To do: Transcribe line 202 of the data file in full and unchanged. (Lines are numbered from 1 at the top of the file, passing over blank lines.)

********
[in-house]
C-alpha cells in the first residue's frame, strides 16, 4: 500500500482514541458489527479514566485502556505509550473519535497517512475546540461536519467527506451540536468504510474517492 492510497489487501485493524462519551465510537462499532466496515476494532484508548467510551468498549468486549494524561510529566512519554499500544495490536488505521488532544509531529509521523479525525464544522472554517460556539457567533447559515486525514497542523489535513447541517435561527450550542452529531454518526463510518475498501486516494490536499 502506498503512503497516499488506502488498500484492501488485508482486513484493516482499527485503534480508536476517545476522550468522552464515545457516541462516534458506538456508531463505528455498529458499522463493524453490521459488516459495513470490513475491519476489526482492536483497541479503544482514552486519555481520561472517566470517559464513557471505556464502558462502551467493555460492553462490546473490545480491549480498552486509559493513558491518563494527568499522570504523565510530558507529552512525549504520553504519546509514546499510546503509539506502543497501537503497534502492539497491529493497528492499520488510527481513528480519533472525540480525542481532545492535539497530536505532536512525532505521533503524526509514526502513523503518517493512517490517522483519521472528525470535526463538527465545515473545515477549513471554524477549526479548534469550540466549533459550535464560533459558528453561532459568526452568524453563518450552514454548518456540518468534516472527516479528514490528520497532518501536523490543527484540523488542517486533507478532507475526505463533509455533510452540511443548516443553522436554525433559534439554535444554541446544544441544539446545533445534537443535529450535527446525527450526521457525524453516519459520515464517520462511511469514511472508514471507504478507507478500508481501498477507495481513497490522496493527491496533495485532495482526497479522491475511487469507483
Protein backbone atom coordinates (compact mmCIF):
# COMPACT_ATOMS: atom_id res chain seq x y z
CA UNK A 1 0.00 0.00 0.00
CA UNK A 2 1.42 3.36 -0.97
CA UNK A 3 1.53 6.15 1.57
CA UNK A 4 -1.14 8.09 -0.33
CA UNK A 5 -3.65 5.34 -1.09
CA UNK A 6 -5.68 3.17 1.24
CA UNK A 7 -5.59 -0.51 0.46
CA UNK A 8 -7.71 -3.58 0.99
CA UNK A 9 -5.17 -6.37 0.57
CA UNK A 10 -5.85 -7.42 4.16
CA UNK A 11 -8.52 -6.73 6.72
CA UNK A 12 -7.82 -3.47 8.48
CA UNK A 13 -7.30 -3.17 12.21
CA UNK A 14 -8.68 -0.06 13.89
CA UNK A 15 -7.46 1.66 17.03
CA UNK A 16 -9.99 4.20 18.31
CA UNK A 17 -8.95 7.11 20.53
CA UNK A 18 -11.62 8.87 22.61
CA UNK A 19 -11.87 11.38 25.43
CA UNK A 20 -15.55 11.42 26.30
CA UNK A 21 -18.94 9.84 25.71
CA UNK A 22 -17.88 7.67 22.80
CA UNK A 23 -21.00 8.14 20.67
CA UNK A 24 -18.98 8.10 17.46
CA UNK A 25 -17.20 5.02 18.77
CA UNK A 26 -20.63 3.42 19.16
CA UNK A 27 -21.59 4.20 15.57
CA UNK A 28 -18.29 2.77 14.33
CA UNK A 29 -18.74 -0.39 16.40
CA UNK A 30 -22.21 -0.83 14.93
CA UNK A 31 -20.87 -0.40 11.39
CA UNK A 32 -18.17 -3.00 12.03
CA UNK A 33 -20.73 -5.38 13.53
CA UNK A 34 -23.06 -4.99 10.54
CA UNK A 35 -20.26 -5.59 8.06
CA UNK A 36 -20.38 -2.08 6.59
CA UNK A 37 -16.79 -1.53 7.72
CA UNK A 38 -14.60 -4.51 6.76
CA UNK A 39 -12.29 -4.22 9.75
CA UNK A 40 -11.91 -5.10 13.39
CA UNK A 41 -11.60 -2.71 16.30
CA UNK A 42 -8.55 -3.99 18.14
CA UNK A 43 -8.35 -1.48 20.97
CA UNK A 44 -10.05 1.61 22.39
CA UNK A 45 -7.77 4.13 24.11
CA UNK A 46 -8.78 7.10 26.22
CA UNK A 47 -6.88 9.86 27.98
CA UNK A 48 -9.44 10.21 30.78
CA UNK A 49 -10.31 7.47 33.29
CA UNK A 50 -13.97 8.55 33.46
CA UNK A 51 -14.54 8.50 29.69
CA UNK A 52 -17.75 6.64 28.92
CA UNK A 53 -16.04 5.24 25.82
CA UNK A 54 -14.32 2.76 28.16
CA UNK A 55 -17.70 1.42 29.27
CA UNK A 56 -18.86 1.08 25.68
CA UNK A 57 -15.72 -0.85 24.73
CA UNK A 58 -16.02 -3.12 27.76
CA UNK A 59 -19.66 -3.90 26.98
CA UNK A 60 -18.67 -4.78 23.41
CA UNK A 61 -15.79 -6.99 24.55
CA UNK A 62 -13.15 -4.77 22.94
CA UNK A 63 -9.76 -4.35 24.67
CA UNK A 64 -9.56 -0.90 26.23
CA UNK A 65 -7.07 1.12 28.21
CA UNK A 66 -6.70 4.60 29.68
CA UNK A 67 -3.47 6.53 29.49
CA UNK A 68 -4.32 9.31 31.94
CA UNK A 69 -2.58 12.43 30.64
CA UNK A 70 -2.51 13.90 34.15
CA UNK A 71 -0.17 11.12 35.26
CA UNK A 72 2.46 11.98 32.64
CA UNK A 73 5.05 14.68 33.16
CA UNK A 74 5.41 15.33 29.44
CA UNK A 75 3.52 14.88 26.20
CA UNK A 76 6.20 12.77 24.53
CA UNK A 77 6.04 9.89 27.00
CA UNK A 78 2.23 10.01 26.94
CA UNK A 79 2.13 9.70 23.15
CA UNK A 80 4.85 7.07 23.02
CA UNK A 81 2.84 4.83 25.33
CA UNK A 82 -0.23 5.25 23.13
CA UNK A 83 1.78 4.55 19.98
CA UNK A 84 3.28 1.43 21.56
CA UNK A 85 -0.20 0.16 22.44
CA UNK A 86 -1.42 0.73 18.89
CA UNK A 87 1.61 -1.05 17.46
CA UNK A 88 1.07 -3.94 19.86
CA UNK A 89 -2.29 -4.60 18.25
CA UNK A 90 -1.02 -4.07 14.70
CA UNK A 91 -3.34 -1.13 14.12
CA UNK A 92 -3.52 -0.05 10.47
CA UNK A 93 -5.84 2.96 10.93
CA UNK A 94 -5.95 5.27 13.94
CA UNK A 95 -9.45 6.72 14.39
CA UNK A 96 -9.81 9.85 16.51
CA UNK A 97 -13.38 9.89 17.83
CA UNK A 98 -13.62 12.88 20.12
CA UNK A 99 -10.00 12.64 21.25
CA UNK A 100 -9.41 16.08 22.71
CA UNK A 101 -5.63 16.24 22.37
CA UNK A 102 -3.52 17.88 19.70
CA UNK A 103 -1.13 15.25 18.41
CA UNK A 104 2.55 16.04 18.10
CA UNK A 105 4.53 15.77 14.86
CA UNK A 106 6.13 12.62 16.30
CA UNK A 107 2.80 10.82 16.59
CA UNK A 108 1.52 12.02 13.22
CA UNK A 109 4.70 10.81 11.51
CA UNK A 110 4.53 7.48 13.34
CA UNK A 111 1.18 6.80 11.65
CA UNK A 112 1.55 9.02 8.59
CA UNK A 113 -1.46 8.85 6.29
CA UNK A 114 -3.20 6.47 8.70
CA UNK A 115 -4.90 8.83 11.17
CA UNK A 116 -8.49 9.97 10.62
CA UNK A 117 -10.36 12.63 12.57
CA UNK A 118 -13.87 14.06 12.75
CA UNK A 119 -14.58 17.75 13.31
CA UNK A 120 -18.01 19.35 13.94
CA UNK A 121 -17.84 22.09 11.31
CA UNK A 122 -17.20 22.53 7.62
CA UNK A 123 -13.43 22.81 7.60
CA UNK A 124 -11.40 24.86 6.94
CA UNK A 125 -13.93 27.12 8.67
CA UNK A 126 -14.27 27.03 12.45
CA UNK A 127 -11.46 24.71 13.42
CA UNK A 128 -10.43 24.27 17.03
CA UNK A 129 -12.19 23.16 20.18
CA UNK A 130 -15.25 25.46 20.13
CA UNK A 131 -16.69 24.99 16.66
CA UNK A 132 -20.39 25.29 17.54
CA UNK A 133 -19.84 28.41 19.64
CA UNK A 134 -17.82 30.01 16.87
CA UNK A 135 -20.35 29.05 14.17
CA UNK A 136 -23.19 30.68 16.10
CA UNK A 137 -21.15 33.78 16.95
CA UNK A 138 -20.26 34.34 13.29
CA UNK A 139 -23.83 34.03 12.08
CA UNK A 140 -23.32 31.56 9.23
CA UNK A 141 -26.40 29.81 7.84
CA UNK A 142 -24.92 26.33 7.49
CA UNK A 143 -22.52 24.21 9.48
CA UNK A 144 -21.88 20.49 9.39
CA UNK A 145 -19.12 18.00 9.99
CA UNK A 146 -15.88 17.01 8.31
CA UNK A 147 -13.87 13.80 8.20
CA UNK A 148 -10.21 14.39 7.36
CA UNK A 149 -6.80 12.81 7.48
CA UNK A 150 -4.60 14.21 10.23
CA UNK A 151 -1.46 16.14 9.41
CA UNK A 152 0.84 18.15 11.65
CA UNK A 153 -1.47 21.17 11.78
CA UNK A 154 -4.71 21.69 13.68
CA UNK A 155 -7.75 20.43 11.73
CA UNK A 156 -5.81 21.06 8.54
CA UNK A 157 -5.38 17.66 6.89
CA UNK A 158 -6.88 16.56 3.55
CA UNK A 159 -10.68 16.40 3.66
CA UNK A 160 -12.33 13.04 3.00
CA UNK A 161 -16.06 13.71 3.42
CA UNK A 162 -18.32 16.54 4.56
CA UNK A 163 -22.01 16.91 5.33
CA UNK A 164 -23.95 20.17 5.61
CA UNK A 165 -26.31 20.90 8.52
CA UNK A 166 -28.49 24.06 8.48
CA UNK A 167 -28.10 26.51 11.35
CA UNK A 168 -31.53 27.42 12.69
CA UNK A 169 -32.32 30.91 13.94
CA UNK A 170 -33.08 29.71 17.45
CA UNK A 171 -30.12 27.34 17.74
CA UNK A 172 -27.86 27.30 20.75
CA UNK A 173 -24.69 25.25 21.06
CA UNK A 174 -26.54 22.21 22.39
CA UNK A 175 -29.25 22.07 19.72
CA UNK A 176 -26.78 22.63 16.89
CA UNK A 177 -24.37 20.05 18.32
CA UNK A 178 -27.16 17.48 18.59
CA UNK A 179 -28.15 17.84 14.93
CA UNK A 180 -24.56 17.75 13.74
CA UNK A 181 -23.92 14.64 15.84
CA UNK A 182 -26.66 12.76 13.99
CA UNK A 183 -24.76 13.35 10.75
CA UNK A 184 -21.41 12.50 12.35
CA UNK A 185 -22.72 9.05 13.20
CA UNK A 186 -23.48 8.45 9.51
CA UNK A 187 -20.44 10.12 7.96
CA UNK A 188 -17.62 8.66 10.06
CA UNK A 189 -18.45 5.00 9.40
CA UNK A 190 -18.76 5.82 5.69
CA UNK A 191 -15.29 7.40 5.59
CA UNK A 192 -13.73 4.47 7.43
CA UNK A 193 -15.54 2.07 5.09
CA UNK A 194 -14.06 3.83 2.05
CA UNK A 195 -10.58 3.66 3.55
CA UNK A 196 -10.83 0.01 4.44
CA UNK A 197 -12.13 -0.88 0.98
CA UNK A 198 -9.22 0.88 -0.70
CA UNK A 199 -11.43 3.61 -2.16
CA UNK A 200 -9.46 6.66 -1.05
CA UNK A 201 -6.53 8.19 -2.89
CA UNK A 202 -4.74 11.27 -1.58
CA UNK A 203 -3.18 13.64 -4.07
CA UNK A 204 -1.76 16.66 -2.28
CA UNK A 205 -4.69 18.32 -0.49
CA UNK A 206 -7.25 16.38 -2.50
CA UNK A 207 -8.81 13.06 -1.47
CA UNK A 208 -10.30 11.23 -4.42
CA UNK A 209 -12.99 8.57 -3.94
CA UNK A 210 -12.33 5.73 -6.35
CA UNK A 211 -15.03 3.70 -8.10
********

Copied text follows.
CA UNK A 198 -9.22 0.88 -0.70